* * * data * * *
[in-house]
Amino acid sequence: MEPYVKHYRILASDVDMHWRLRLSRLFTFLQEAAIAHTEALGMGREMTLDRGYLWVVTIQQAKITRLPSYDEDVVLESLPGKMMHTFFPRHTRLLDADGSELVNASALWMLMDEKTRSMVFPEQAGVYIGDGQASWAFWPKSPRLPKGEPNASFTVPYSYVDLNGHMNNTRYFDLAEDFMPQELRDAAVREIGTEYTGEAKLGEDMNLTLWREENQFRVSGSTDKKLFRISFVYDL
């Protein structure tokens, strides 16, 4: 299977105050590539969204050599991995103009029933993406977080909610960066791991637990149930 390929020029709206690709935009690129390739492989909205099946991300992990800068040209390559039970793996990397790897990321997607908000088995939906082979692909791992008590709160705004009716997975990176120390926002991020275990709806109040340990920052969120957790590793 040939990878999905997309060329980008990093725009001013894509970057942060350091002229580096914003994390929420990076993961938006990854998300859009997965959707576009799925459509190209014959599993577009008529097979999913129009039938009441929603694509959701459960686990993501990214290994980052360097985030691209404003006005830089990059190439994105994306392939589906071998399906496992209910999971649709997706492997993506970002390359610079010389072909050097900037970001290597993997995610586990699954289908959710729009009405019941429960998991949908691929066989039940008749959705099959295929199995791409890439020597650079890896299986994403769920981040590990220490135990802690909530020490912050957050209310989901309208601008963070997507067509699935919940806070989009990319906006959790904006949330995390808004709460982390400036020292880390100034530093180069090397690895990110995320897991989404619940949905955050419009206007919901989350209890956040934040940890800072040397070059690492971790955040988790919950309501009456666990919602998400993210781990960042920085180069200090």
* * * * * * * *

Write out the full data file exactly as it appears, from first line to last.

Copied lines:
[in-house]
Amino acid sequence: MEPYVKHYRILASDVDMHWRLRLSRLFTFLQEAAIAHTEALGMGREMTLDRGYLWVVTIQQAKITRLPSYDEDVVLESLPGKMMHTFFPRHTRLLDADGSELVNASALWMLMDEKTRSMVFPEQAGVYIGDGQASWAFWPKSPRLPKGEPNASFTVPYSYVDLNGHMNNTRYFDLAEDFMPQELRDAAVREIGTEYTGEAKLGEDMNLTLWREENQFRVSGSTDKKLFRISFVYDL
């Protein structure tokens, strides 16, 4: 299977105050590539969204050599991995103009029933993406977080909610960066791991637990149930 390929020029709206690709935009690129390739492989909205099946991300992990800068040209390559039970793996990397790897990321997607908000088995939906082979692909791992008590709160705004009716997975990176120390926002991020275990709806109040340990920052969120957790590793 040939990878999905997309060329980008990093725009001013894509970057942060350091002229580096914003994390929420990076993961938006990854998300859009997965959707576009799925459509190209014959599993577009008529097979999913129009039938009441929603694509959701459960686990993501990214290994980052360097985030691209404003006005830089990059190439994105994306392939589906071998399906496992209910999971649709997706492997993506970002390359610079010389072909050097900037970001290597993997995610586990699954289908959710729009009405019941429960998991949908691929066989039940008749959705099959295929199995791409890439020597650079890896299986994403769920981040590990220490135990802690909530020490912050957050209310989901309208601008963070997507067509699935919940806070989009990319906006959790904006949330995390808004709460982390400036020292880390100034530093180069090397690895990110995320897991989404619940949905955050419009206007919901989350209890956040934040940890800072040397070059690492971790955040988790919950309501009456666990919602998400993210781990960042920085180069200090």